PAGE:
OR-7’s story, which became an international symbol of the wild, began in February 2011 when he and his sister were tranquilized in Wallowa County, fitted with collars and released.

The sister, OR-8, had a VHS-emitting collar similar to the ones used for decades on deer and elk. She died a week after being collared, with no cause of death determined.

Later that year, OR-7 left the Imnaha Pack in the northeast corner of the state and set out to find new territory and a mate. That’s when his story caught the public’s eye.

Prior to OR-7, wolves on dispersal journeys had stayed in northeast Oregon or traveled to Idaho, where Oregon wolves originated. OR-7 went south and west, with a tracking satellite following his historic moves.

When he crossed the Cascade crest into Douglas County in September 2011, he became the first confirmed wolf in Western Oregon since 1937, when the last one was killed under a livestock-protection bounty program.

While in Jackson County, a trail camera set out in November 2011 by Central Point hunter Allen Daniels captured the first known image of OR-7’s time on the move.

When he headed south into California around Christmas, OR-7 became the Golden State’s first confirmed wolf since 1924.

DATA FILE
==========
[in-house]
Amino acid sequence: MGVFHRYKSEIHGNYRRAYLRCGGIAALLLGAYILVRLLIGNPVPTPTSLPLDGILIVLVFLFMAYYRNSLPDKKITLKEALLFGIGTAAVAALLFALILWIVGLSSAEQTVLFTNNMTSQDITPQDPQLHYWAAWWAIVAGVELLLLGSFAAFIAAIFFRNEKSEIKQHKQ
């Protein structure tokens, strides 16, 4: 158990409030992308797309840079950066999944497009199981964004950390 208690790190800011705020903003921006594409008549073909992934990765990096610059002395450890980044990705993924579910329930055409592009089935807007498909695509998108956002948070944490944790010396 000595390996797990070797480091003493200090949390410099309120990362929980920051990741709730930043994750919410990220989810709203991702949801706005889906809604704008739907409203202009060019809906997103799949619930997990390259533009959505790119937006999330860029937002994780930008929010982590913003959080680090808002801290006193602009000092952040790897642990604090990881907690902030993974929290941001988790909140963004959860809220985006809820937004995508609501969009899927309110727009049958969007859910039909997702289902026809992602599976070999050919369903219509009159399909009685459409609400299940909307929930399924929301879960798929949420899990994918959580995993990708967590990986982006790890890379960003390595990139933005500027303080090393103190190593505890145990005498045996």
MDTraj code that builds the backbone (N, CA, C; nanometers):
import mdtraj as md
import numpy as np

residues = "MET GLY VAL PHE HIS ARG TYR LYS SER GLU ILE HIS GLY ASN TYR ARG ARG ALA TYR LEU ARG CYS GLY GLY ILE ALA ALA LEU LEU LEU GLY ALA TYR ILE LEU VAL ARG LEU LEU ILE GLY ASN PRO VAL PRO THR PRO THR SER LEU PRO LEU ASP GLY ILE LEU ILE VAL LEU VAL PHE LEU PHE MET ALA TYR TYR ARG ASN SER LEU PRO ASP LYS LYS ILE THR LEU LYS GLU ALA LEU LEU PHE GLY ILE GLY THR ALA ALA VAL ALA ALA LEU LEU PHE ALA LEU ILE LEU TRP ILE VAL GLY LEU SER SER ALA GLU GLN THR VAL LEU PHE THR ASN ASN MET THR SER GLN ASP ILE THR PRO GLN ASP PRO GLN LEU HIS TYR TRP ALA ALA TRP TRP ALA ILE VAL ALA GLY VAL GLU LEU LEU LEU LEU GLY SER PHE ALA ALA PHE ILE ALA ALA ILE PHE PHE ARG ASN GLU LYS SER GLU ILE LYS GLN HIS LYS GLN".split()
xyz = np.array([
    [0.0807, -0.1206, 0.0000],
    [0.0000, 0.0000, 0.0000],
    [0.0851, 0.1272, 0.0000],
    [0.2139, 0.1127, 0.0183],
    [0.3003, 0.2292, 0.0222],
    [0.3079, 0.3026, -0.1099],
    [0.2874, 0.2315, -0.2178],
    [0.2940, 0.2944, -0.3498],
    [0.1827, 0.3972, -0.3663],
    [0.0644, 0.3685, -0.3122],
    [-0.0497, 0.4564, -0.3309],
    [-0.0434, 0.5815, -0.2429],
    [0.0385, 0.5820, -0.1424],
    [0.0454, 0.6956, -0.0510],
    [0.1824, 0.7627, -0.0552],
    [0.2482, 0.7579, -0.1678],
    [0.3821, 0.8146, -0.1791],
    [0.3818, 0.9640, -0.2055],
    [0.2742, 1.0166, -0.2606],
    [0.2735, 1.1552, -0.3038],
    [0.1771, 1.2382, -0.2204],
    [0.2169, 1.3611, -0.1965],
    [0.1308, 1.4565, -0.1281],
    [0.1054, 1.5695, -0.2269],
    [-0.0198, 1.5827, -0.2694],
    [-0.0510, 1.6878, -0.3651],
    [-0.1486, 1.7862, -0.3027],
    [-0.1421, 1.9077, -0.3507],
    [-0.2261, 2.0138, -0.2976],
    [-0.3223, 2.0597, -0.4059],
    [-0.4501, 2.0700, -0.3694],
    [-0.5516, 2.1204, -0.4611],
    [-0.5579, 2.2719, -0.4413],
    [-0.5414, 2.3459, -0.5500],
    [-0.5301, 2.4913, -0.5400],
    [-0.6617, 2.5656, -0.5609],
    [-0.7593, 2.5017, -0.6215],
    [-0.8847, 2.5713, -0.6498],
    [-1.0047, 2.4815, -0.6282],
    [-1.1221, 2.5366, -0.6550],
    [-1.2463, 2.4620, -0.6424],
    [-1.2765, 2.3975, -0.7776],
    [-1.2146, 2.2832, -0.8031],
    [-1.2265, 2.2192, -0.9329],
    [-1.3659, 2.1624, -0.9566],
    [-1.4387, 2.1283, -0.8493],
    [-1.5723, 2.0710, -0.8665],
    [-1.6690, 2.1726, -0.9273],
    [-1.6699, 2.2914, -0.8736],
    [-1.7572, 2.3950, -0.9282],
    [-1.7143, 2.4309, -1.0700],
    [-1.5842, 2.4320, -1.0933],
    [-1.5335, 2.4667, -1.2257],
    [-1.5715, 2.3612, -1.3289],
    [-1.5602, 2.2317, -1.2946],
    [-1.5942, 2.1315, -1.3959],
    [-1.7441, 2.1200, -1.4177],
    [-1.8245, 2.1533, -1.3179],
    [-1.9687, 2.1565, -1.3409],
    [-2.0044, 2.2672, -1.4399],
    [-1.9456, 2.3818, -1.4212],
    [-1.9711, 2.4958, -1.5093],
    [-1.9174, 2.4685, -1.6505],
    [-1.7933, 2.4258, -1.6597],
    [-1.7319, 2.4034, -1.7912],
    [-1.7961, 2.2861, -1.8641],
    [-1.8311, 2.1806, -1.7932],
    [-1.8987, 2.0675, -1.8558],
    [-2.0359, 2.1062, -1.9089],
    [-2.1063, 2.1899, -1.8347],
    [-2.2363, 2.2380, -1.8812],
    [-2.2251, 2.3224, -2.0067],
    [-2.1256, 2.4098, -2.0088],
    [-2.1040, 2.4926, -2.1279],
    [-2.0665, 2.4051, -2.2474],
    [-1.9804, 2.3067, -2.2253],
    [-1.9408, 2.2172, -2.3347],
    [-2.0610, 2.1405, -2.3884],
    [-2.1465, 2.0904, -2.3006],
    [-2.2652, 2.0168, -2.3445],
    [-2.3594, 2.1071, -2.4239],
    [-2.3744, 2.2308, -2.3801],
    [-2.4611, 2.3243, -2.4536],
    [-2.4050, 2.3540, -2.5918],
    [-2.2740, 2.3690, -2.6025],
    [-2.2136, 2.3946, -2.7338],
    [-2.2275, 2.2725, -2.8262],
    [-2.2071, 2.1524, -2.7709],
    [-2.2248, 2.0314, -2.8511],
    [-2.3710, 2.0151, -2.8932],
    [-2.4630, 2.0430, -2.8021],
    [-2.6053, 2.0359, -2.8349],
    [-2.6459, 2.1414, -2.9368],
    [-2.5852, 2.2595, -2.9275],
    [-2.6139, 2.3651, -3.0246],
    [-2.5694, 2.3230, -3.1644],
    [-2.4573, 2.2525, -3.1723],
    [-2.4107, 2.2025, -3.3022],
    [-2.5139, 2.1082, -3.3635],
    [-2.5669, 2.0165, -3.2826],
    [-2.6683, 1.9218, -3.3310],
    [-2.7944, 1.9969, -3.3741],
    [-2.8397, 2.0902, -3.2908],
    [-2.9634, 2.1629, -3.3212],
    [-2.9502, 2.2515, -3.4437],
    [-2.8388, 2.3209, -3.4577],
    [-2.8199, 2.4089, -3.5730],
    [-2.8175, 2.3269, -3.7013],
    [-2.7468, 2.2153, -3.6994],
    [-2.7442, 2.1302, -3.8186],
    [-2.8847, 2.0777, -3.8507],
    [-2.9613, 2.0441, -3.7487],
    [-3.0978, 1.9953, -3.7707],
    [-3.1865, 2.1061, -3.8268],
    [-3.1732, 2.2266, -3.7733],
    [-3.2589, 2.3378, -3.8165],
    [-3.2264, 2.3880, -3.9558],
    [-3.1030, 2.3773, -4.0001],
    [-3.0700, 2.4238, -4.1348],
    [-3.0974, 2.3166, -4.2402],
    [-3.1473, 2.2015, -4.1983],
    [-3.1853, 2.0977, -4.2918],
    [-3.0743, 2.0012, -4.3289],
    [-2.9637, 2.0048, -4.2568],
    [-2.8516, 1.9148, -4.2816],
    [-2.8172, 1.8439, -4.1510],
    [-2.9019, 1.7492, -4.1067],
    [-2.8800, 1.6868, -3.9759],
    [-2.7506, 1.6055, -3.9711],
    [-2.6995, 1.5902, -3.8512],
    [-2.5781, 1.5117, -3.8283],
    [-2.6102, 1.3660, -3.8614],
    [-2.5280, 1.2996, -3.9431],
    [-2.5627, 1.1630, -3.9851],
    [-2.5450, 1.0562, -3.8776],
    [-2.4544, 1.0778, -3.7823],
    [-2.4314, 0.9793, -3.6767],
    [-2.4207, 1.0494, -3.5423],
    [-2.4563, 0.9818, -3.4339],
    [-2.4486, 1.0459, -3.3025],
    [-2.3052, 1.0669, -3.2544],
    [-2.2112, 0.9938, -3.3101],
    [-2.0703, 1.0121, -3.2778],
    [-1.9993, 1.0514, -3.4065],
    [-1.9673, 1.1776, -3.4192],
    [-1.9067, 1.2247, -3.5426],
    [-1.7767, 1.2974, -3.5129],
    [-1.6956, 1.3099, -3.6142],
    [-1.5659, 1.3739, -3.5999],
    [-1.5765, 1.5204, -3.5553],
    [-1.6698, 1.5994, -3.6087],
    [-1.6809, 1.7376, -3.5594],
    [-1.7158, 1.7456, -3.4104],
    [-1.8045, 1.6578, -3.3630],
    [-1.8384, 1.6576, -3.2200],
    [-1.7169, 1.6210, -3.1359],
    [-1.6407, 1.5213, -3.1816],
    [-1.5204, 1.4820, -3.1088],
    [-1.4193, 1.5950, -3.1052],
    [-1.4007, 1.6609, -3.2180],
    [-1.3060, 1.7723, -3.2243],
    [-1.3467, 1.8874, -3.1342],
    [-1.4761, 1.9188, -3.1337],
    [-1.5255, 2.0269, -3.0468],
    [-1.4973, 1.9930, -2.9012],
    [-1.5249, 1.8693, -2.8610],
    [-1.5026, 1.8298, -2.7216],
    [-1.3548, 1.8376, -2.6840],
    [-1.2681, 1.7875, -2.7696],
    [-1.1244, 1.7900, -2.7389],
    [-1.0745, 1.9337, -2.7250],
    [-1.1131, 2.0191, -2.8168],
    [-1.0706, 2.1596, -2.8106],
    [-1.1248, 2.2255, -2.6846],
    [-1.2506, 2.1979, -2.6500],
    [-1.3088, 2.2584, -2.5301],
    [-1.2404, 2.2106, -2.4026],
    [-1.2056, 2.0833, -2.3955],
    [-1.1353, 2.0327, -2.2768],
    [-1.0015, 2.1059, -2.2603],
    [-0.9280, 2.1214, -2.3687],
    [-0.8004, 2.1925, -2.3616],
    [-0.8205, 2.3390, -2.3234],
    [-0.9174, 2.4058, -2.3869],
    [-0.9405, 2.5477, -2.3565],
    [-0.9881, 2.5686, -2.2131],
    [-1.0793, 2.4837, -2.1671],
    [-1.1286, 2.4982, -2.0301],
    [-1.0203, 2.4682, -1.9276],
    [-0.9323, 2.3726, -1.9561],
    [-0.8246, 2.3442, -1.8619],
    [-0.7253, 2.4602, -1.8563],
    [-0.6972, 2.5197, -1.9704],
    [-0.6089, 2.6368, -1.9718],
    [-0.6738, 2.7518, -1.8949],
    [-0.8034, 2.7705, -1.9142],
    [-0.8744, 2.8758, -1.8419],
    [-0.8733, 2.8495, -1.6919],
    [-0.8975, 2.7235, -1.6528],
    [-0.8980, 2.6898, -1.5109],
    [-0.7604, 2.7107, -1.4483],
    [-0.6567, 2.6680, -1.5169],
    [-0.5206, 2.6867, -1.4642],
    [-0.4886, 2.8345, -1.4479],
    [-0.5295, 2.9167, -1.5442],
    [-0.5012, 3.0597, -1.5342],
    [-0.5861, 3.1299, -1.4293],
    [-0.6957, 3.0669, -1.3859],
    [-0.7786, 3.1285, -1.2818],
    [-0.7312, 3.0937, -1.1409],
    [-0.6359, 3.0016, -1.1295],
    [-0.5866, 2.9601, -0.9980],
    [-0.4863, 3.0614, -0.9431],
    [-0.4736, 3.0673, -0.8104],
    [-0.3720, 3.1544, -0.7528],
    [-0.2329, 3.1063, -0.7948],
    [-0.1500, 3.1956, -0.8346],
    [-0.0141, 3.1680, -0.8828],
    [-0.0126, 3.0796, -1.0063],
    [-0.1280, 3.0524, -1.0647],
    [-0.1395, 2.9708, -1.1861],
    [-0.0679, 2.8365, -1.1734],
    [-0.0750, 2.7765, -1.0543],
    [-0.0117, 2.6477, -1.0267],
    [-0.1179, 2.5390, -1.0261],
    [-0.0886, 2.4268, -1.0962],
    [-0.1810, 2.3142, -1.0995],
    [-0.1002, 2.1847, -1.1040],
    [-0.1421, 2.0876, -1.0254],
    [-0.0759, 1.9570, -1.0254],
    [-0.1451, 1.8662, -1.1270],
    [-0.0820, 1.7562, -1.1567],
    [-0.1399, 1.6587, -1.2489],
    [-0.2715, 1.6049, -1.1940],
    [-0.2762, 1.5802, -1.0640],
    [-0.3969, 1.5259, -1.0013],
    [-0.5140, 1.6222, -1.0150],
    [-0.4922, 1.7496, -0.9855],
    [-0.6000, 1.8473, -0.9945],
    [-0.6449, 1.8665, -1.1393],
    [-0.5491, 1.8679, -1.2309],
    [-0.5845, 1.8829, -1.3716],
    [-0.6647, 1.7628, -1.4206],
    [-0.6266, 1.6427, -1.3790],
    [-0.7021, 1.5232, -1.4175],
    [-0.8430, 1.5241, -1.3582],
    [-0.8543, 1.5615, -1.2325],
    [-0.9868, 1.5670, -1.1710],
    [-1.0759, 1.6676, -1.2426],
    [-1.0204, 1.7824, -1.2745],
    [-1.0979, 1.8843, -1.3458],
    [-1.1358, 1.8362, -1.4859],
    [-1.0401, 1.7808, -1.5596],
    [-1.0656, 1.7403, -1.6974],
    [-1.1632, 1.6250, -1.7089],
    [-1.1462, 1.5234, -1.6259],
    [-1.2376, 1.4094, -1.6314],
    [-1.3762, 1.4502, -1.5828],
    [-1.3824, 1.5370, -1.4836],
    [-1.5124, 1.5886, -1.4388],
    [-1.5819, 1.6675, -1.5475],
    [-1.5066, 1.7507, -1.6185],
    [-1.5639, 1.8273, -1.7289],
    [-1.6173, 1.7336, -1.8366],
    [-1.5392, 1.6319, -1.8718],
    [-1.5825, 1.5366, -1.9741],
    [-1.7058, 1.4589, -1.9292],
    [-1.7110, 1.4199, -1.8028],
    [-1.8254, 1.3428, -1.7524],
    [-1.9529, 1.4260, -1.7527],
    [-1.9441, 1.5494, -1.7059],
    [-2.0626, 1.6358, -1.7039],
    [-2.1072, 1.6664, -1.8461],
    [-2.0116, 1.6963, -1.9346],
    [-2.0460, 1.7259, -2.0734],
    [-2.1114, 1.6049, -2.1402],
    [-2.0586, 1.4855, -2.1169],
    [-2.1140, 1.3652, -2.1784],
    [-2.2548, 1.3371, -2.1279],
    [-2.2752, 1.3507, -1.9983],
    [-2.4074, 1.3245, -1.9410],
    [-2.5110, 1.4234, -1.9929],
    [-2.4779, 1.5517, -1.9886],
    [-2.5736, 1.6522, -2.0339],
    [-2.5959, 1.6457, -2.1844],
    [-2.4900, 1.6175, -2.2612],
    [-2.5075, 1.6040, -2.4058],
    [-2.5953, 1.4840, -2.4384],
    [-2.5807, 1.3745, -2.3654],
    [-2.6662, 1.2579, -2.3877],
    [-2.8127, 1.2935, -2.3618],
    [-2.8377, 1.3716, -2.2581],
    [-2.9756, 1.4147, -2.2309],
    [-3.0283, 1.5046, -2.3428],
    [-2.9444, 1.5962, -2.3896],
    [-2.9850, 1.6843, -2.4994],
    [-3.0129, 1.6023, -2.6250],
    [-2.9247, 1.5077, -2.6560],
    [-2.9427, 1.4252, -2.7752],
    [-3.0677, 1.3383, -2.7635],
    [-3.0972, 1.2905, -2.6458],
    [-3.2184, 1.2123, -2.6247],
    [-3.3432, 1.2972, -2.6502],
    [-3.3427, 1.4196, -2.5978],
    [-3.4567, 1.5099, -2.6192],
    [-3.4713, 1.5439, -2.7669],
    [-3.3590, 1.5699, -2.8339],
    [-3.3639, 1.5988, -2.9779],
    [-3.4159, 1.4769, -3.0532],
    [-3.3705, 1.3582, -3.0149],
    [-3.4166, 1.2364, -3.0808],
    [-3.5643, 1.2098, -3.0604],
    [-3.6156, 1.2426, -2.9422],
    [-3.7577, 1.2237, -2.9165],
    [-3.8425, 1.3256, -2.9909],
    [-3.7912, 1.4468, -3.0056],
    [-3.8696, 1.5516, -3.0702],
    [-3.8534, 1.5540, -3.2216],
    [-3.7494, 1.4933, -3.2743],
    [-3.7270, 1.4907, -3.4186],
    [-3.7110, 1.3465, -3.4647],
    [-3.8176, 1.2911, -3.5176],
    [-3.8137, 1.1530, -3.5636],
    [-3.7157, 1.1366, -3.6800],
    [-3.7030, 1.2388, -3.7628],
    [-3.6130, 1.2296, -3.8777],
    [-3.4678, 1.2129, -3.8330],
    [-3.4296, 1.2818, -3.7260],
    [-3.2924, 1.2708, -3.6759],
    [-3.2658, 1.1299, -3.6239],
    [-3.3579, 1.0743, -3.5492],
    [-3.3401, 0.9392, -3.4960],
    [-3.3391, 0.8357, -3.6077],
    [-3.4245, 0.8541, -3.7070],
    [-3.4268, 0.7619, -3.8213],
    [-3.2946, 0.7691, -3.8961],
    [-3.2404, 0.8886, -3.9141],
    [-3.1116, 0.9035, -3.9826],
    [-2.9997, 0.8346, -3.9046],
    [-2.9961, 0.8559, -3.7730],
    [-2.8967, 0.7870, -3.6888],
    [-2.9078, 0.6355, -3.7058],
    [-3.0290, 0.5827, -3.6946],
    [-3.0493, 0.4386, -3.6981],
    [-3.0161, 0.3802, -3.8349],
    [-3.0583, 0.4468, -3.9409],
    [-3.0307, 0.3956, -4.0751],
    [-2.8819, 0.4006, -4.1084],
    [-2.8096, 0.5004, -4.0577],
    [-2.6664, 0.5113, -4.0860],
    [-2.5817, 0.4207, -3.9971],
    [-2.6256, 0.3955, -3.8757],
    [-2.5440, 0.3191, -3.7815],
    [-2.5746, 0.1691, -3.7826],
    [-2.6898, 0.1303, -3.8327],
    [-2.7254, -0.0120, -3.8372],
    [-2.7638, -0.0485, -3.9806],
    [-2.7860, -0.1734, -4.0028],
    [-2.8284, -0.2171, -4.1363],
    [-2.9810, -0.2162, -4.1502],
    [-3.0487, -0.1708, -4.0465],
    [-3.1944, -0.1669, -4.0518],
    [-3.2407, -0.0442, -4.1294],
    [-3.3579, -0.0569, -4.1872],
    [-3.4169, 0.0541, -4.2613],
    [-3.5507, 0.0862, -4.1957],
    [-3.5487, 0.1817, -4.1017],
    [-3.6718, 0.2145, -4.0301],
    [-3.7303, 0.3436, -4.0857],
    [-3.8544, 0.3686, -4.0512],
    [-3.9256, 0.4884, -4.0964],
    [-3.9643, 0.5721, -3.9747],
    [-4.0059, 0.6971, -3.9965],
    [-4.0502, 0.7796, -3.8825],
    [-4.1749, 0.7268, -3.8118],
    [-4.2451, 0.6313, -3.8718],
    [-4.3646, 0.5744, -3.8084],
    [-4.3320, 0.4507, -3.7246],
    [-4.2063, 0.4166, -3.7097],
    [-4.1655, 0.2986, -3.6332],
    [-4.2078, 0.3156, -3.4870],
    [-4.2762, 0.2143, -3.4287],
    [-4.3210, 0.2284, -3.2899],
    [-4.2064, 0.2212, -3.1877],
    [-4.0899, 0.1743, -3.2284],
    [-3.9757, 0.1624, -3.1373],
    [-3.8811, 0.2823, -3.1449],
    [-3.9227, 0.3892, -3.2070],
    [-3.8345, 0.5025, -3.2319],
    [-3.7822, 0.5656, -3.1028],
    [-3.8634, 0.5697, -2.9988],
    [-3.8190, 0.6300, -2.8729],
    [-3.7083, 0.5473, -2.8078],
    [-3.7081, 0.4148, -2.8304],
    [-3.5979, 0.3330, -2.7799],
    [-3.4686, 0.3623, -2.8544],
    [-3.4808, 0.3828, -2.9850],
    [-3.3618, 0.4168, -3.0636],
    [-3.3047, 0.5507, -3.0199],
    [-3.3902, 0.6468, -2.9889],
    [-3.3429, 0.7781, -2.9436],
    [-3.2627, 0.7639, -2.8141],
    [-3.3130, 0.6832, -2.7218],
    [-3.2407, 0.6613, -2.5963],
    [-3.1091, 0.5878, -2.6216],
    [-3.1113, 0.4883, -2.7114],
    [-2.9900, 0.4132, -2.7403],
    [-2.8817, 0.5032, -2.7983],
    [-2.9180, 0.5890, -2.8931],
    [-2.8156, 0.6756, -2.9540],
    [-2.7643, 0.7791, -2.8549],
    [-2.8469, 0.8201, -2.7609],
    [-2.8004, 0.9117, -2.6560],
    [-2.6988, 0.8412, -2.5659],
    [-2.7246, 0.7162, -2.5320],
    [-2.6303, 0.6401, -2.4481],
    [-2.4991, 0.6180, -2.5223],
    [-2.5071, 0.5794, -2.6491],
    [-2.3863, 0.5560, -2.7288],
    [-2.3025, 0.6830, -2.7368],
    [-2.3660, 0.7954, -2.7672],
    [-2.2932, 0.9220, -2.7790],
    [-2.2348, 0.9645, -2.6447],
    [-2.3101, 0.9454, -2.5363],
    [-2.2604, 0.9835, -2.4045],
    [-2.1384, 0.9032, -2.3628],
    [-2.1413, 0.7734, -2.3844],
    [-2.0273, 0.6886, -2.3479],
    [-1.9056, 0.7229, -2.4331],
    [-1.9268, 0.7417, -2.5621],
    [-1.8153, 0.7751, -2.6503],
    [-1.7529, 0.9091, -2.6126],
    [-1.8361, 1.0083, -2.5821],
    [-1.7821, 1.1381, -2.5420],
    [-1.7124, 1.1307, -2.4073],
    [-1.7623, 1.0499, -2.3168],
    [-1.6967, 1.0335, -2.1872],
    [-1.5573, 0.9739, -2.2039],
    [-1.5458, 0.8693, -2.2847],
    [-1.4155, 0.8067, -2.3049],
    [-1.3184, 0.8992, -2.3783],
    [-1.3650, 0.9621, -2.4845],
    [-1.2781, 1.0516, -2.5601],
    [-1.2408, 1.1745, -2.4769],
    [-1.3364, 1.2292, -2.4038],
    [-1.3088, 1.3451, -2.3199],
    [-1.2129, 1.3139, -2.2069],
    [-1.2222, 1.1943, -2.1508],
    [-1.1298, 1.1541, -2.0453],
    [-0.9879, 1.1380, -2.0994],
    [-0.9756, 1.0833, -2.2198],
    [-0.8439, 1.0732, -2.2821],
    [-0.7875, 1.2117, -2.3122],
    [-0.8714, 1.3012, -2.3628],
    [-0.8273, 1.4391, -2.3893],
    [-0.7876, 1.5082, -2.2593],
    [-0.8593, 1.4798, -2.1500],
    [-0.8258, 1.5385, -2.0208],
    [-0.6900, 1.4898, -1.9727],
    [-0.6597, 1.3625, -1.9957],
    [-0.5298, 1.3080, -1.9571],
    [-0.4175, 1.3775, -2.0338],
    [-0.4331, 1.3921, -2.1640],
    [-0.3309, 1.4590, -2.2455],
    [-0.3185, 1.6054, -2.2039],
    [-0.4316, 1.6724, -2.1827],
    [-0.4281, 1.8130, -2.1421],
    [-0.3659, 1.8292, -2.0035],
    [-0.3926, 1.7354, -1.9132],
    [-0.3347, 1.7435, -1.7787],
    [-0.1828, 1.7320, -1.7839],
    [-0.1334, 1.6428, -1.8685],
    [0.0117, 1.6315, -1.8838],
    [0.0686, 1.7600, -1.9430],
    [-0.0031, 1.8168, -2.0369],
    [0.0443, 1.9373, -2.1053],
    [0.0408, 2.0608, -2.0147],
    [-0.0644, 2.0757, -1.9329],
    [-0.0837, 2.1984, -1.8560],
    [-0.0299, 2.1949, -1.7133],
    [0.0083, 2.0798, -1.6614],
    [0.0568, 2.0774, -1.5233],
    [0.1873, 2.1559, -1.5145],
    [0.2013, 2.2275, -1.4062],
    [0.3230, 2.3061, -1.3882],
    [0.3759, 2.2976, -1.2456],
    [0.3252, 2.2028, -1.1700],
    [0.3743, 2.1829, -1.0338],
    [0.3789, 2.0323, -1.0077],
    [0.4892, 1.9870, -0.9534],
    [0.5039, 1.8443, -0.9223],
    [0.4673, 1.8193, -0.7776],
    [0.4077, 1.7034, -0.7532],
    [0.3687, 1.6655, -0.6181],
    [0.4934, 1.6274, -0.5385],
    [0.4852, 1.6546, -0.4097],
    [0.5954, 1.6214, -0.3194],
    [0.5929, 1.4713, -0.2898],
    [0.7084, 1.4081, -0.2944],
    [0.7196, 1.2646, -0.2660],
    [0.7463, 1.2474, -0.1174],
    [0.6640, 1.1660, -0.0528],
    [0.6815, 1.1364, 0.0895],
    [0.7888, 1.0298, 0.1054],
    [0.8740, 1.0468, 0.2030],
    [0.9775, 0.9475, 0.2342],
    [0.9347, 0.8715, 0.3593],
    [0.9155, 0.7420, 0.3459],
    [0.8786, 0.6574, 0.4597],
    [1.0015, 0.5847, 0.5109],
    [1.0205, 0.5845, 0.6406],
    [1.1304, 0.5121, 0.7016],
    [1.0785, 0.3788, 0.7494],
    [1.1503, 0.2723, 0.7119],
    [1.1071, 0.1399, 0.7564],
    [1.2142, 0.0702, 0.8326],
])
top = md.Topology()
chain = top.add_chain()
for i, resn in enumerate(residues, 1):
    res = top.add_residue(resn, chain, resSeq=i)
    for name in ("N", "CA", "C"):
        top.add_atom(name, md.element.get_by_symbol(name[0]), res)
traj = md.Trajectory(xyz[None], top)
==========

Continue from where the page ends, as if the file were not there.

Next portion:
And with it came fame. Three children’s books, a documentary purporting to travel his path and a contest by the group Oregon Wild to give this wolf a name all sprang up amid OR-7 fervor.

While his Oregon fame escalated, OR-7 wandered throughout Northern California and almost traveled into Nevada before doing an about-face and retracing his steps to Oregon after spending a year south of the border.

“He was a landmark wolf in so many ways,” says Amaroq Weiss, West Coast wolf advocate for the Center for Biological Diversity. “He had the uncanny wolfy ability to show up in so many important ways.”

All the while, OR-7 managed to steer clear of livestock. He couldn’t find a mate, yet he staked out his own home range — called an Area of Known Wolf Activity — in eastern Jackson and western Klamath counties.

In May of 2014, a trail cam showed that OR-7’s journey had served its purpose. Images revealed a black wolf squatting to pee. Definitely a female not yet seen in Western Oregon at the time. An hour later, the same camera showed OR-7.

A mate, at last.